Does your vagina smell? Of course. All of us have natural body odors. That’s what attracts us to each other. Problems arise when we think the smell is bad or caused by something treatable. Half the women in the US perceive that their vulvar and vaginal odors are bad enough to use vaginal sprays and nearly half use wipes, even though reputable women’s health organizations, such as the Canadian Women’s Health Network, recommend using water only as a vulval and vaginal cleansing product. Vaginas have many different smells, some more noticeable than others. Just because it doesn’t smell like flowers, doesn’t mean it isn’t healthy.
Taking a quick trip to your local drugstore, you’ll find an aisle full of products promising to cover up the natural smell of your vagina. There are plenty of ways to take care of your vaginal health, douching and perfumed products aren’t one of them.
Your vagina is home to billions of bacteria and they live in a healthy relationship with us – just as the bacteria in our intestines. And the precise makeup of this bacteria changes quite often. This change is normal. This scent is normal. And there’s plenty of natural reasons behind this scent.
The pH of a healthy vagina is slightly acidic, between 3.8 and 4.5. The Lactobacilli bacteria keeps the vagina acidic, which protects against an overgrowth of bad bacteria.
Blood Due to Your Period or Rigorous Sex
Many people report smelling a coppery, metallic vaginal odor, especially during their period. Blood contains iron, which has a metallic smell. During your period, blood and tissue are shed from your uterine lining and travel through your vaginal canal, which can lead to this metallic scent.
But sex may be another reason for this metallic smell. Light bleeding after sex can be common. This is usually due to vaginal dryness and/or vigorous sex that can cause small cuts or scrapes. To prevent this, try moisturizing.
If you’re experiencing bleeding unrelated to your period or the metallic smell continues with itching and discharge, it’s best to see a doctor.
While it doesn’t seem right to smell of urine when you’re not urinating, it can be due to a buildup of urine in your underwear or around your vulva. Urine contains a byproduct of ammonia called urea, which can put off a chemical smell. Keep in mind, urine smelling strongly of ammonia is a sign of dehydration.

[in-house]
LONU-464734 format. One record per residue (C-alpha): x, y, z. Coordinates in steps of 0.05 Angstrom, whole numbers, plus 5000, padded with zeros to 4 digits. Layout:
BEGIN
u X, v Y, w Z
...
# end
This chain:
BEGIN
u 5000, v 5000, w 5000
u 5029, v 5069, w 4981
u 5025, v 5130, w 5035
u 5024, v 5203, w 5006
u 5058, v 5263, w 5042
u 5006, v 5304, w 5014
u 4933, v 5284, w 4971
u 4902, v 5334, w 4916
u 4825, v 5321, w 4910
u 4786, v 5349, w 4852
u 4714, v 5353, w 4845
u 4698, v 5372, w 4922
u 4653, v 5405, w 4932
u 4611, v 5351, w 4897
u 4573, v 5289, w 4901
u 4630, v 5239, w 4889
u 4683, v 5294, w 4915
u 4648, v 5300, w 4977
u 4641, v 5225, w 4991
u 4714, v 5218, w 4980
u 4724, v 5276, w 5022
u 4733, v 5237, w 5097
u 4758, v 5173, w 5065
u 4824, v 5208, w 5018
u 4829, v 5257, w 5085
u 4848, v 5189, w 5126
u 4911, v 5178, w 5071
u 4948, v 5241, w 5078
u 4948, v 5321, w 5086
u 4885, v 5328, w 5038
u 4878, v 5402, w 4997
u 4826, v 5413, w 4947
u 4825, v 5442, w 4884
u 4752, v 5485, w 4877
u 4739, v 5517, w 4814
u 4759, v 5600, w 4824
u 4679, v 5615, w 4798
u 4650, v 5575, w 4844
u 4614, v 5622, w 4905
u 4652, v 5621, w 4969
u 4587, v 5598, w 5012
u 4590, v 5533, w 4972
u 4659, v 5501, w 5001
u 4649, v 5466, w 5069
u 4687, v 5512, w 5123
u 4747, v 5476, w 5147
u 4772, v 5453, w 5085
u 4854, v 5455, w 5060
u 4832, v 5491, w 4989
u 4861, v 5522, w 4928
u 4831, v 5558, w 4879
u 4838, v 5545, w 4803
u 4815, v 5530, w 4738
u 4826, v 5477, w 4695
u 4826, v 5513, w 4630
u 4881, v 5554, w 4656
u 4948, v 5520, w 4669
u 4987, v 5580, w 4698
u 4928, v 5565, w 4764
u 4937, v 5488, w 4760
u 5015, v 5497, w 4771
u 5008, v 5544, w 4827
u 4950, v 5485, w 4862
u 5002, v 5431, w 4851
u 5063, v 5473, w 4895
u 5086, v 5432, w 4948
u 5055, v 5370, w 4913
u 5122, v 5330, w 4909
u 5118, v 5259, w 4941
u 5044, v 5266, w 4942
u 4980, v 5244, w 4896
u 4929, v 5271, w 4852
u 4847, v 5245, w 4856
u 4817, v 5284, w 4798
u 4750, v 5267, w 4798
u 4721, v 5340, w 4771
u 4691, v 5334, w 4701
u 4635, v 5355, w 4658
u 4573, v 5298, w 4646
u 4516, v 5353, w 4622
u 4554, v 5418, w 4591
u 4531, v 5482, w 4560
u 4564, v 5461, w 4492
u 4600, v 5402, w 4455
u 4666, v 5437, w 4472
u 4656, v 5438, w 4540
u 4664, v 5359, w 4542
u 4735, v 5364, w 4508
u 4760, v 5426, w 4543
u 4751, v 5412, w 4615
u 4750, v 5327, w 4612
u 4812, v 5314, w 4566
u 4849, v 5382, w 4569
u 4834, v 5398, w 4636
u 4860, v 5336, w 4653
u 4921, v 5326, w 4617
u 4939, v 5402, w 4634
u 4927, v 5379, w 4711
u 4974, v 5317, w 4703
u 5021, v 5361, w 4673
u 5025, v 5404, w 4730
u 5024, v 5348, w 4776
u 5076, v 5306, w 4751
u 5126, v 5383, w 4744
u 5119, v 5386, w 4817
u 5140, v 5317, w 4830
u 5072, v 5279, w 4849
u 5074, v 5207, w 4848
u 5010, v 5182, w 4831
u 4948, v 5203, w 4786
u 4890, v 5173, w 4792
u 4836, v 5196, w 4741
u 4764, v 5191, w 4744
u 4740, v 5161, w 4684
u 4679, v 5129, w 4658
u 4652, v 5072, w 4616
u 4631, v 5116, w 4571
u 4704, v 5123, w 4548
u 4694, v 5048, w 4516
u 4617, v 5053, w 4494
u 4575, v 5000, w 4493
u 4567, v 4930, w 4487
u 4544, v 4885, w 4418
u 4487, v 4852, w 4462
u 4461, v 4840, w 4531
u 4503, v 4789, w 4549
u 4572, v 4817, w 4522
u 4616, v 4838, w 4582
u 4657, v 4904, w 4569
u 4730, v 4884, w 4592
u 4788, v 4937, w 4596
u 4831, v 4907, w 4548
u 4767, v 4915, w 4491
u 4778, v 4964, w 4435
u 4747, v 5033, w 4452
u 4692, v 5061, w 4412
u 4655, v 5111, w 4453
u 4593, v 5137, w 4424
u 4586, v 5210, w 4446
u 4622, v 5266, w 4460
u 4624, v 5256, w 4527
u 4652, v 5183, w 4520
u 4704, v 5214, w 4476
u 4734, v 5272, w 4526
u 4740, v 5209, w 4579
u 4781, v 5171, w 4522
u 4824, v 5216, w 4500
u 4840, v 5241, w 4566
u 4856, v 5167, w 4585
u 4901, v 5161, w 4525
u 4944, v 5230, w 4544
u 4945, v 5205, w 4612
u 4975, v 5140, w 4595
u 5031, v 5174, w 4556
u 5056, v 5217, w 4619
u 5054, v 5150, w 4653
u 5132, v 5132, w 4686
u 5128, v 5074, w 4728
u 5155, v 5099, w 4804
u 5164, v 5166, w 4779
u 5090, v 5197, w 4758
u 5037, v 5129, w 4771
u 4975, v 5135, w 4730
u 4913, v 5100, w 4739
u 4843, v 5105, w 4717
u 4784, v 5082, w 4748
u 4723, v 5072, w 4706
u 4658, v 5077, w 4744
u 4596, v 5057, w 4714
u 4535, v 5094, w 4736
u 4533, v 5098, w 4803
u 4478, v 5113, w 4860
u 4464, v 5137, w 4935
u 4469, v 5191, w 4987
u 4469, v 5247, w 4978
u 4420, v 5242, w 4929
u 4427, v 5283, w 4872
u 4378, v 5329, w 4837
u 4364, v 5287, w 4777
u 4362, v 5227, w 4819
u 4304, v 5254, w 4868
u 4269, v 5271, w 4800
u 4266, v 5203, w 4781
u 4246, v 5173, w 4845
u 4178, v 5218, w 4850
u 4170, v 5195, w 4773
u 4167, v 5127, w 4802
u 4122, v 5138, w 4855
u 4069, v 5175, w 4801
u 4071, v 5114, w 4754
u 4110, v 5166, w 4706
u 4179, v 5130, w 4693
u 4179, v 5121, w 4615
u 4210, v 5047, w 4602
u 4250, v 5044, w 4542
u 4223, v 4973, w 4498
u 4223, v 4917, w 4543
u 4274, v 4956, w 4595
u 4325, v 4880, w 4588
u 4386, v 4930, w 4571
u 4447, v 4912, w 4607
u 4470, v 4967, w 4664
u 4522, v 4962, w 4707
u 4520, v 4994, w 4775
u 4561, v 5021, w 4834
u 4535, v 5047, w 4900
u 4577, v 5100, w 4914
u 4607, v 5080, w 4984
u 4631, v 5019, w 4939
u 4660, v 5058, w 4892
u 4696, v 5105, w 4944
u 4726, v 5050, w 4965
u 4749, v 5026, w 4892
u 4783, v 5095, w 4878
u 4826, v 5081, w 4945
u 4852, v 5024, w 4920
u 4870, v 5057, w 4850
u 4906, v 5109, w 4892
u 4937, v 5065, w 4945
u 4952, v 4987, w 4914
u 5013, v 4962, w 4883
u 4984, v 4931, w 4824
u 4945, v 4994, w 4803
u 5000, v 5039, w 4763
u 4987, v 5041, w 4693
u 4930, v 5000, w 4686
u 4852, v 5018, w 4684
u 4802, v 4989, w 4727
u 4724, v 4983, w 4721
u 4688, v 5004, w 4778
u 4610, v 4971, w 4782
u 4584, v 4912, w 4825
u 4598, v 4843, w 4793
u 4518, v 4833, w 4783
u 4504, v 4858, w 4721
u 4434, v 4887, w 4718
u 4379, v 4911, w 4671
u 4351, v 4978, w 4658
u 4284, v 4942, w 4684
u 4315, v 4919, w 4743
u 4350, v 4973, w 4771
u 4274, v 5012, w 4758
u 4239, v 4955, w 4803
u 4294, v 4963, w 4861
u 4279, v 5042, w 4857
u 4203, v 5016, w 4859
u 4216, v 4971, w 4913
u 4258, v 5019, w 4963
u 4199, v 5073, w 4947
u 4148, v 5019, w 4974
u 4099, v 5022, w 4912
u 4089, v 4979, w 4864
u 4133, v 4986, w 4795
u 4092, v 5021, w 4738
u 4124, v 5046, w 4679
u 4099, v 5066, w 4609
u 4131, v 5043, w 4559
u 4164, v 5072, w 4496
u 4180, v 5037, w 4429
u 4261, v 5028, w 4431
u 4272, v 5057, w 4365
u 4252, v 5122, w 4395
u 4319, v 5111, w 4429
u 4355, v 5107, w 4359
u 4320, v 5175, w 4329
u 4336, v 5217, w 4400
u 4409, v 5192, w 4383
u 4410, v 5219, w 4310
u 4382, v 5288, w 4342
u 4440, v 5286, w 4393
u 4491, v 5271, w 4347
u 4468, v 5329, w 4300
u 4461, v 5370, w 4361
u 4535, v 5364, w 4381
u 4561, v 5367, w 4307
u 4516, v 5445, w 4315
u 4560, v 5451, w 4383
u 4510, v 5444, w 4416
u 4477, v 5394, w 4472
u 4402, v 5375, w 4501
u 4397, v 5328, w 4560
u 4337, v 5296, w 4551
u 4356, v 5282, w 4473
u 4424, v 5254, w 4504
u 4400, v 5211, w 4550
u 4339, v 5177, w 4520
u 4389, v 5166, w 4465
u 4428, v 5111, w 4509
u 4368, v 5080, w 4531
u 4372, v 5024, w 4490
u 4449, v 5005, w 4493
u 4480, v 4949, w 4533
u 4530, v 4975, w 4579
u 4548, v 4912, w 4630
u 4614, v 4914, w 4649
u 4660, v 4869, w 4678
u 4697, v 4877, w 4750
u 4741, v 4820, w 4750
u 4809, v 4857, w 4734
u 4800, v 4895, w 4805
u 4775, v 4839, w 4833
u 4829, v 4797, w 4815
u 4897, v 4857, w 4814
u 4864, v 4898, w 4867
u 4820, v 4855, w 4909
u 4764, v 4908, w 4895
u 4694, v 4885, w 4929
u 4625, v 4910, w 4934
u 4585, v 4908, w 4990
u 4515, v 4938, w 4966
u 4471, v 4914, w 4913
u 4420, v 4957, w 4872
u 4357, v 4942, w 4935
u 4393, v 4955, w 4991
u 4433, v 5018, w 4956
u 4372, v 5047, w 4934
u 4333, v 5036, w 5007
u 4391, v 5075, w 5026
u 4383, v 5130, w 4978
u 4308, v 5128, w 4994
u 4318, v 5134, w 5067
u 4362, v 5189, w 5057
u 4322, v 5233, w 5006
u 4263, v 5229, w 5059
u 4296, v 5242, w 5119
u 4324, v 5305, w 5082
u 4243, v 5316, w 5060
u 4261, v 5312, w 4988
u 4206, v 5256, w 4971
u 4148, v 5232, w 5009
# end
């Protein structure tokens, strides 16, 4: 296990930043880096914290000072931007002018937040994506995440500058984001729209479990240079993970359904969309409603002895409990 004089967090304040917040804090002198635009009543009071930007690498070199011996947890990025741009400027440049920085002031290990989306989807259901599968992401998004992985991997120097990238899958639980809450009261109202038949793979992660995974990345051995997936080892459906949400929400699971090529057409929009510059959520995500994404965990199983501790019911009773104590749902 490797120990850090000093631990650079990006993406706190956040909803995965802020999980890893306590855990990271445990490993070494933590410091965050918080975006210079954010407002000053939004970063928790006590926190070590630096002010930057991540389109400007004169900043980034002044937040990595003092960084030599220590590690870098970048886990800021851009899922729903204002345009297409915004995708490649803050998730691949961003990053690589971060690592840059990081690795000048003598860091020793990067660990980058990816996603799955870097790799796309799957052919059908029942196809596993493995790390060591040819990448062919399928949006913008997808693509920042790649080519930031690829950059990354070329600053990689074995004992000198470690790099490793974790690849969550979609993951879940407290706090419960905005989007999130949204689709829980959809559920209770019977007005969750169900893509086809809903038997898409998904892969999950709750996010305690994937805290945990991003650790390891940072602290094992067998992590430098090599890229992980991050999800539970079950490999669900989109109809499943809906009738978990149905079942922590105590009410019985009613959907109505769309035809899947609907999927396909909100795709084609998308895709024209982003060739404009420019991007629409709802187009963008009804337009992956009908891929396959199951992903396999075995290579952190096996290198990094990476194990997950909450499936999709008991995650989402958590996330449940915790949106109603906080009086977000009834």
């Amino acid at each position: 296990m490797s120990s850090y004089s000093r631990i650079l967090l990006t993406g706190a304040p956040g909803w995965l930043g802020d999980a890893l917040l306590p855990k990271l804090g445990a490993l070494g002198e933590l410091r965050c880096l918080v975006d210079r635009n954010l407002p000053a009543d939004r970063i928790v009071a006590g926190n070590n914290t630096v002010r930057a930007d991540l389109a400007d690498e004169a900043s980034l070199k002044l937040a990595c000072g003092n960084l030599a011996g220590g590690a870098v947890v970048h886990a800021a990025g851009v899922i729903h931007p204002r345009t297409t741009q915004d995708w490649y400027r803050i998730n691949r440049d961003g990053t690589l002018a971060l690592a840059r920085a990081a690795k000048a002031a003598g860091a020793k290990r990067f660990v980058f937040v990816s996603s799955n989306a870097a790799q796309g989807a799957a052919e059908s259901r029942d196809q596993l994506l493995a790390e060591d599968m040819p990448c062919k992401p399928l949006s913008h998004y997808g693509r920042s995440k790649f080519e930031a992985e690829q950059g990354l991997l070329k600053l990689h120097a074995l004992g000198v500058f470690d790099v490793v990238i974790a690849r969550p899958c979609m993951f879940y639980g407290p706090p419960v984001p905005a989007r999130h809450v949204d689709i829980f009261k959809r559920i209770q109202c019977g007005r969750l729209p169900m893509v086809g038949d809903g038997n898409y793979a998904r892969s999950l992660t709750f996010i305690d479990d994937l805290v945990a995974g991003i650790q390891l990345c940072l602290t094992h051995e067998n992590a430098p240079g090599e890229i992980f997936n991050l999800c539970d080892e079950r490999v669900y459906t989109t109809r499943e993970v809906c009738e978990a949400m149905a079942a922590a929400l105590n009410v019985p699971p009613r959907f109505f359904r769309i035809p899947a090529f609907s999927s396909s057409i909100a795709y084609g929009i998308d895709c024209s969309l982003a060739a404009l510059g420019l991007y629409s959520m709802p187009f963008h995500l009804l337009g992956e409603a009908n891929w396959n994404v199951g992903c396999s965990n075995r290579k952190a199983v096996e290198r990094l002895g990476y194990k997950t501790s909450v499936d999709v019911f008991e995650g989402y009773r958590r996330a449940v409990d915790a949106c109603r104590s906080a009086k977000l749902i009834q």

You Are What You Eat
They say we are what we eat, and it is also true about what we smell. We smell like what we eat too. There is a lot of evidence about how the smells of what we eat are dispelled from our bodies. All of us who eat eggs, asparagus, or garlic can attest to that.
Forgotten Items (Tampons)
An unusual smell can occur when a tampon is left in for too long. This can happen at the end of a period when you don’t have to insert a new tampon as often and you have no further bleeding, during this time continue to be aware of how often you change your sanitary products. Inadvertently letting a tampon go days, even weeks, inside a vagina is a lot more common than you’d think.
Smells Aren’t Always A Bad Thing
Women have had a long history of being told that their sexual organs and sexual pleasure are not to be discussed. It is no wonder that we believe our natural smells should also be hidden and covered up. But hidden and covered for what purpose? If it is to please our male partners, we shouldn’t have worried. Women have a much better sense of smell than men perhaps making us more inclined to smell ourselves.
You know yourself and your body better than anyone else, a smell is normal. If the smell becomes concerning or unusual, please see a doctor.
When you should see a doctor
Typically, abnormal odors should be easy to spot. Anything different and pungent, such as rotting, and decay are red flag odors.
If there’s a serious issue, usually other symptoms will appear alongside the smell.
See your doctor if your odor is accompanied with:
● itching or burning or pain
● pain during sex
● thick, cottage cheese, or foul-smelling discharge
● vaginal bleeding unrelated to your period